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What Caused the Pueblo Revolt of 1680? (Bedford Series in History & Culture)by David J Weber
Synopses & Reviews
What caused the Pueblo revolt of 1680? This now-famous revolt marked the end of 80 years of peaceful coexistence between Spaniards and Pueblos; historians have long struggled to understand the complex reasons for the sudden and dramatic breakdown of relations. In this volume, 5 historians examine the factors that led to the unprecedented collaboration among tribes separated by distance, language, and historic rivalries that resulted in the destruction of Spain's New Mexico colony. Searching through what little remains of the written record, the essays present a variety of interpretations, with different emphases on culture, religion, and race.
About the Author
DAVID J. WEBER is Robert and Nancy Dedman Professor of History and director of the William P. Clements Center for Southwest Studies at Southern Methodist University. He has written many books, including The Spanish Frontier in North America (1992), and was a Fulbright lecturer at the Universidad de Costa Rica. He is a past president of the Western History Association and the only American historian elected to membership in both the Mexican Academy of History and the Society of American Historians.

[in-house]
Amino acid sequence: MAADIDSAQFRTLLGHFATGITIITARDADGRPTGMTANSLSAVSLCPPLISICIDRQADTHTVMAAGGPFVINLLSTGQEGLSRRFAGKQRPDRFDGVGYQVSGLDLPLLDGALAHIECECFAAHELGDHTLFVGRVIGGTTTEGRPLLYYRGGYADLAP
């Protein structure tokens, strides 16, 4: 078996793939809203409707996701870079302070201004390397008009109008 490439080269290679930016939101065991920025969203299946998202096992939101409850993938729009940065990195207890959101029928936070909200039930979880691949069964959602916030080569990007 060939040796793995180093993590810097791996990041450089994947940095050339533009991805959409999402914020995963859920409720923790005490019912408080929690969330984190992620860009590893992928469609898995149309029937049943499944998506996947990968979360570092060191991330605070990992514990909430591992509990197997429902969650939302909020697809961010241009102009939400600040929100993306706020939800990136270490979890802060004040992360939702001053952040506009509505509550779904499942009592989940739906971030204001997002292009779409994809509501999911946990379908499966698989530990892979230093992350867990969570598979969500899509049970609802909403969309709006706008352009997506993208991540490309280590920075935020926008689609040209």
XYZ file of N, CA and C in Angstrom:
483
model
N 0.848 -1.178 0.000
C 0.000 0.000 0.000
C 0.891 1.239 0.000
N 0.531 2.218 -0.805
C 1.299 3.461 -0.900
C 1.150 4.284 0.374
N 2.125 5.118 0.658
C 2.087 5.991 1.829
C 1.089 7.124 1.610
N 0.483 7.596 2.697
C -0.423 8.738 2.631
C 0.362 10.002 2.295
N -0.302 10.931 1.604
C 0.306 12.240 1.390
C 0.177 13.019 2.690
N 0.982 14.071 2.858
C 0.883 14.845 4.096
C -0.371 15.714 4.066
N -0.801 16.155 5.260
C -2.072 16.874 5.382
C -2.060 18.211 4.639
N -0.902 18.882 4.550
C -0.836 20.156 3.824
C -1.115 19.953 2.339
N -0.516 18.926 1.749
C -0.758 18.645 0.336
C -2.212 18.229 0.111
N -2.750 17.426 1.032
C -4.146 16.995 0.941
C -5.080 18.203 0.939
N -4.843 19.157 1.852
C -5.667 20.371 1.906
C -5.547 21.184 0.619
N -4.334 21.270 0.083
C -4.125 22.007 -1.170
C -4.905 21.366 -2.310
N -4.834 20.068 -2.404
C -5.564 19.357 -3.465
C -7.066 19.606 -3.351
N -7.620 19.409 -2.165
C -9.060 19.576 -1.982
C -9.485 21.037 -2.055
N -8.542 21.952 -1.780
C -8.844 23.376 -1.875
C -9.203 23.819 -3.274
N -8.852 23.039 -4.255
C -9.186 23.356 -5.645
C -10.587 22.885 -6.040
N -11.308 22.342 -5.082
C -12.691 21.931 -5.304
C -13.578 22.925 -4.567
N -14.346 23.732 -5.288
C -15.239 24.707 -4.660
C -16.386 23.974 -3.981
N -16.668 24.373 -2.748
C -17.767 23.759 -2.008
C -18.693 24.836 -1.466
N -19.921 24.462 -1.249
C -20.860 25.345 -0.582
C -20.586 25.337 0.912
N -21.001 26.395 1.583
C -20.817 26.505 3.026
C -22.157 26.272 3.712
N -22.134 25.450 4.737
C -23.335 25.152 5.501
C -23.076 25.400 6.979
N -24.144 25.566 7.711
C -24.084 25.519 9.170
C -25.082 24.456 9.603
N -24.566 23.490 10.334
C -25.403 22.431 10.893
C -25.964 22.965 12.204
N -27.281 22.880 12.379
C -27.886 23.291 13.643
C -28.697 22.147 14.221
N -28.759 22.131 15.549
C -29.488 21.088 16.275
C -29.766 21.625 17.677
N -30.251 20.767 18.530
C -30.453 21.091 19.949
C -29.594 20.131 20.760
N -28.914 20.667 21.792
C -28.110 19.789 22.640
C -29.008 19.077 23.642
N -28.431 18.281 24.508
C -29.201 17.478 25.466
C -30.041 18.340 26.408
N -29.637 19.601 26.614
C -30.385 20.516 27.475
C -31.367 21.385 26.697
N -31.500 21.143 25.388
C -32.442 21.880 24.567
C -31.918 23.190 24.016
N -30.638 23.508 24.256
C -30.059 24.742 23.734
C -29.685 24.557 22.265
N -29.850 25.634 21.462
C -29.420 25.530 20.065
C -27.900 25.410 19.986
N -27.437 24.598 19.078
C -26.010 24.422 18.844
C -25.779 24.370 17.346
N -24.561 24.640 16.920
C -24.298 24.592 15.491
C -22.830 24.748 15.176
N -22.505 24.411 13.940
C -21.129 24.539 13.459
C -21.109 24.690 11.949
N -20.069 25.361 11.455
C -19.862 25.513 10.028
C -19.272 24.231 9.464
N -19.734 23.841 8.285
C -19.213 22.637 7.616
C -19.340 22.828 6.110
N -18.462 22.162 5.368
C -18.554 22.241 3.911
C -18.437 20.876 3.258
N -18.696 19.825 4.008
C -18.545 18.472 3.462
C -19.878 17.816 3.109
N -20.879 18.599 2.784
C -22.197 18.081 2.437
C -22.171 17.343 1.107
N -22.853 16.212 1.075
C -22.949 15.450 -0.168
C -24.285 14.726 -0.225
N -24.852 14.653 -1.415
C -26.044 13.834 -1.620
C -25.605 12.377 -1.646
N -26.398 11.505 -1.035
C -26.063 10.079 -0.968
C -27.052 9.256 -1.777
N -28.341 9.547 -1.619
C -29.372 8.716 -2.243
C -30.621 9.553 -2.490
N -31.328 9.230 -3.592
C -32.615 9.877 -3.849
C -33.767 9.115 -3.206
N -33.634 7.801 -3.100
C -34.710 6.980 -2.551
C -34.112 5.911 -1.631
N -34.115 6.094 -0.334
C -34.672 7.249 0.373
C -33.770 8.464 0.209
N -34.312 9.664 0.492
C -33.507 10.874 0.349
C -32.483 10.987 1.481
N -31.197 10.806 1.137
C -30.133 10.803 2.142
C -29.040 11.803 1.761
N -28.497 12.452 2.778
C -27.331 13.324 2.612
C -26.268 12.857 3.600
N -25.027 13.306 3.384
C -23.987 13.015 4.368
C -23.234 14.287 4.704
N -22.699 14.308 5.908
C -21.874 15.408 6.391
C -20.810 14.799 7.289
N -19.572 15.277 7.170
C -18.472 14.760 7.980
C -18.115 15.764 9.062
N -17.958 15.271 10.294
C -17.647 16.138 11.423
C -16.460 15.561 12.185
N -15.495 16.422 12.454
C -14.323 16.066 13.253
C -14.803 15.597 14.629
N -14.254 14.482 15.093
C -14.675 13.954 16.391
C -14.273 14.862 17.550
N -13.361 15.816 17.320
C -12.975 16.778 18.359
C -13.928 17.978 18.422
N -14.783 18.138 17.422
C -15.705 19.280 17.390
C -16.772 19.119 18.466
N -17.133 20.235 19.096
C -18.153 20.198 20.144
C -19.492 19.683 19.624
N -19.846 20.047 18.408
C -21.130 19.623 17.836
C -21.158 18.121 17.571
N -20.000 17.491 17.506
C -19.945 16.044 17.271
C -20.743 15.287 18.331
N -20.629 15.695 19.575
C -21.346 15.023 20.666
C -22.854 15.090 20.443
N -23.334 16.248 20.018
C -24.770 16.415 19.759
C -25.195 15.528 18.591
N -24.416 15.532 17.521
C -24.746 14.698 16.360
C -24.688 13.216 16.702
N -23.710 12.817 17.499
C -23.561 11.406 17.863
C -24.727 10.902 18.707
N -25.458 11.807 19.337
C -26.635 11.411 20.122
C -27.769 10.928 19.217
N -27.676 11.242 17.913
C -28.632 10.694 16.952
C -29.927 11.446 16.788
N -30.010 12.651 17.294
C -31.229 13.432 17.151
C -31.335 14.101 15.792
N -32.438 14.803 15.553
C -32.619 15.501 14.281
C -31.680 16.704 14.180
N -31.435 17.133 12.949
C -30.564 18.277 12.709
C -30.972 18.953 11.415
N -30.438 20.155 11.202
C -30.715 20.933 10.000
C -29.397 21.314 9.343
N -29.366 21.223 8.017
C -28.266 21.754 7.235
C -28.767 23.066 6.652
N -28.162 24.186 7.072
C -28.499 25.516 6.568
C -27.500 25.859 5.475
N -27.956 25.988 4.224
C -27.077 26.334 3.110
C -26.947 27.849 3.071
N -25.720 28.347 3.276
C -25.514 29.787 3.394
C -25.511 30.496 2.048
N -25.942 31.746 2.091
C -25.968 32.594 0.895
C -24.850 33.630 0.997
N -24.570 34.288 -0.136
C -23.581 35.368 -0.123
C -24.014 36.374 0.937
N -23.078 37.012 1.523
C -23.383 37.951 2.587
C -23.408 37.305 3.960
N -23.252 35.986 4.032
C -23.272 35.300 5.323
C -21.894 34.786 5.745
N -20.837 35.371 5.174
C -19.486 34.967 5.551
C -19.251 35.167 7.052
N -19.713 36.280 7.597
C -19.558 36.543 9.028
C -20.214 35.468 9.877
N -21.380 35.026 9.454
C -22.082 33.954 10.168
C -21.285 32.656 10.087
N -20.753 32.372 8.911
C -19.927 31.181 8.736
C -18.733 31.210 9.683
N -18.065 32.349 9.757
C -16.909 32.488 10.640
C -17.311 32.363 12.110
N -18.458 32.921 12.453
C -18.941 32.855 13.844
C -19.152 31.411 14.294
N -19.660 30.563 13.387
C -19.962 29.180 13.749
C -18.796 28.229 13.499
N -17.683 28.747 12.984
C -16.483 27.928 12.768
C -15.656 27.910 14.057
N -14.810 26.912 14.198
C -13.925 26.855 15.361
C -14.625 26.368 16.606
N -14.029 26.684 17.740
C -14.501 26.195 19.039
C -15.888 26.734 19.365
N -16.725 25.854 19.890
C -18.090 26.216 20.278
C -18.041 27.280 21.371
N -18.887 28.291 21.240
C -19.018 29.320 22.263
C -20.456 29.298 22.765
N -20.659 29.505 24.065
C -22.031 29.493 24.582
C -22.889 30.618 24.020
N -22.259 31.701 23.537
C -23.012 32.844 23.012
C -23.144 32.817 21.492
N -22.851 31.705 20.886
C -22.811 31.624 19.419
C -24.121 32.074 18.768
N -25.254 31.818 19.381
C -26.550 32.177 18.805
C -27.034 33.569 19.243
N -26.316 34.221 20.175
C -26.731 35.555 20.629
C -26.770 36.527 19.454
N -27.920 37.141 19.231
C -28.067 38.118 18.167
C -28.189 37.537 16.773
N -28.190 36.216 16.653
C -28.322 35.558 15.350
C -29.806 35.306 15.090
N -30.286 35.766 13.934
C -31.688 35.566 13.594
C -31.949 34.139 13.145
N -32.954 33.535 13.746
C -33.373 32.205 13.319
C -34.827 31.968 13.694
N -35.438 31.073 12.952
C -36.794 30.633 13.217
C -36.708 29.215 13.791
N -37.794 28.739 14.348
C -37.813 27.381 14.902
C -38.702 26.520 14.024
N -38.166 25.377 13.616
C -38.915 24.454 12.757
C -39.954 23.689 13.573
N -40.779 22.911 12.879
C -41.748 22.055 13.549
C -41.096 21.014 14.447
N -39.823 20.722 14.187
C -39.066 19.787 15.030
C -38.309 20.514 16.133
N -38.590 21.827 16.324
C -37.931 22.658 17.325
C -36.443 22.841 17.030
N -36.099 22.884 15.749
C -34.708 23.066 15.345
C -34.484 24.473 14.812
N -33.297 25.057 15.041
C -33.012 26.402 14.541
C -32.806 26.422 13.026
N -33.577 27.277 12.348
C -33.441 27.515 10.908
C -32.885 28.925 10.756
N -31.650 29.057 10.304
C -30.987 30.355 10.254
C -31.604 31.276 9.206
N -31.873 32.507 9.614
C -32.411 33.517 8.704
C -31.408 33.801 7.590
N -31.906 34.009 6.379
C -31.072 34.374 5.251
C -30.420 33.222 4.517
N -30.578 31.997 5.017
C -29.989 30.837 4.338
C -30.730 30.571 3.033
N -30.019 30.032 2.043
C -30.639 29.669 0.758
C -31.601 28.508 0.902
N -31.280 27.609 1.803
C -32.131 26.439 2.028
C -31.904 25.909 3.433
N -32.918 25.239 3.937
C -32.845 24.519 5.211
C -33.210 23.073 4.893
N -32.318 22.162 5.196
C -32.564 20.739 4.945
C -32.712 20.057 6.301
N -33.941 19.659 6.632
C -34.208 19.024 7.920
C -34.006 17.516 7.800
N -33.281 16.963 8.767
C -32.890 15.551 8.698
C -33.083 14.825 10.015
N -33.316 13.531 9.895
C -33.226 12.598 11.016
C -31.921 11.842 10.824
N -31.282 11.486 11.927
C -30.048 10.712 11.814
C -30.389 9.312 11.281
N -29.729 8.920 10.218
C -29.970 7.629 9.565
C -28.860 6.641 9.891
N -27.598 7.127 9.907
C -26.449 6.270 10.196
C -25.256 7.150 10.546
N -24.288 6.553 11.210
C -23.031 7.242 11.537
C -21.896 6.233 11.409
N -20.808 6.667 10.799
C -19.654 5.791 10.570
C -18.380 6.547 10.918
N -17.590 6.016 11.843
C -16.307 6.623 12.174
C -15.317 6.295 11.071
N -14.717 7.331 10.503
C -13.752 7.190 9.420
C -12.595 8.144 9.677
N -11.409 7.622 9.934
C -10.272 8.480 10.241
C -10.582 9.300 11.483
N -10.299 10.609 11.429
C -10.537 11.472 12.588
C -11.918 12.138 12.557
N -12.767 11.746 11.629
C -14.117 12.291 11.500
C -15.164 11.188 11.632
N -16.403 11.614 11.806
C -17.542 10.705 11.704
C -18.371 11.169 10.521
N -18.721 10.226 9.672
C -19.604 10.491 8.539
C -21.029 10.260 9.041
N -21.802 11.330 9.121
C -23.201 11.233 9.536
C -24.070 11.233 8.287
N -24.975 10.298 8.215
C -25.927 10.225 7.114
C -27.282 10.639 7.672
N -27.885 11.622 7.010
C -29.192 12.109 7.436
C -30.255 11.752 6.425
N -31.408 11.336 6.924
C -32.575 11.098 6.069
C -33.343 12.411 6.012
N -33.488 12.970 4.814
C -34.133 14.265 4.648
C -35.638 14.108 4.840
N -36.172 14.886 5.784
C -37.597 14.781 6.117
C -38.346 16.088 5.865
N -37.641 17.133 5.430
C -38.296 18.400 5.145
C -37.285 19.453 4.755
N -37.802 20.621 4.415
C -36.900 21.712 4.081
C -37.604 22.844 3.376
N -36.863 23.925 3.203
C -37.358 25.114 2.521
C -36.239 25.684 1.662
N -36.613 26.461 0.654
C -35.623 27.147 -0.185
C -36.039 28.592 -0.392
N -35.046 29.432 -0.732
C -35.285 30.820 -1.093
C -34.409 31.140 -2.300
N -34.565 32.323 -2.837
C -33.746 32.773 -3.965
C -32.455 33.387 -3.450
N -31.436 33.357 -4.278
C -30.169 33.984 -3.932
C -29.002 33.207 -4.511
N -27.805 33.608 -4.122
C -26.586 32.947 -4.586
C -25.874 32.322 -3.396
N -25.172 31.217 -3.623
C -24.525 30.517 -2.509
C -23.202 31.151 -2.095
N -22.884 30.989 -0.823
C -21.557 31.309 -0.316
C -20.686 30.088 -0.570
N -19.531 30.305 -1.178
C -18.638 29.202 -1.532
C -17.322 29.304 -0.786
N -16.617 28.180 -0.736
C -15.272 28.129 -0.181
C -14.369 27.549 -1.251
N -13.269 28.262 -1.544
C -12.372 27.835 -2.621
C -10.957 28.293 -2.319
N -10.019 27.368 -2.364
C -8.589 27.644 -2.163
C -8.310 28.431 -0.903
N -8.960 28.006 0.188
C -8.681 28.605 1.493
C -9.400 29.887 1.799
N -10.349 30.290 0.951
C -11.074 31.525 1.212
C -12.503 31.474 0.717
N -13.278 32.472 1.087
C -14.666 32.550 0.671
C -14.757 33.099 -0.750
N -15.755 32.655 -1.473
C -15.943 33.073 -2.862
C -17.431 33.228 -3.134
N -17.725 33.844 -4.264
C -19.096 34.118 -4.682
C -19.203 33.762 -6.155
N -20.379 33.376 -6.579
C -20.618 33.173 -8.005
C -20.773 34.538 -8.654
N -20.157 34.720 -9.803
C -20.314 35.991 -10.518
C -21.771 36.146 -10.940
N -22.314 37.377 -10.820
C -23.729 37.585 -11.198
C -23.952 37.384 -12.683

Table of Contents
A Note for Students
The Pueblos in the Sixteenth Century and Their Language Groups (Map)
Spaniards and Pueblos in New Mexico: A Chronology
PART I. INTRODUCTION
Pueblos, Spaniards, and History
Pueblos and Spaniards
Historians and the Pueblo Revolt
PART II. SOME CURRENT QUESTIONS
1. Did Pueblos revolt to save their traditions?
Henry Warner Bowden, Spanish Missions, Cultural Conflict, and the Pueblo Revolt of 1680
2. Did Francisicans invite martyrdom?
Ramón A. Gutiérrez, Franciscans and the Pueblo Revolt, From When Jesus Came, the Corn Mothers Went Away: Marriage, Sexuality, and Power in New Mexico, 1500-1846
3. Did Pueblos revolt to save their lives?
Van Hastings Garner, Seventeenth-Century New Mexico, the Pueblo Revolt, and Its Interpreters
4. Did the right leader make the revolt possible?
Angélico Chávez, Popé-yemo's Representative and the Pueblo Revolt of 1680
5. Did the Spaniards' loss of authority encourage the revolt?
Andrew L. Knaut, Acculturation and Miscegenation: The Changing Face of the Spanish Presence in New Mexico, From The Pueblo Revolt of 1680: Conquest and Resistance in Seventeenth-Century New Mexico
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History and Social Science » Native American » General Native American Studies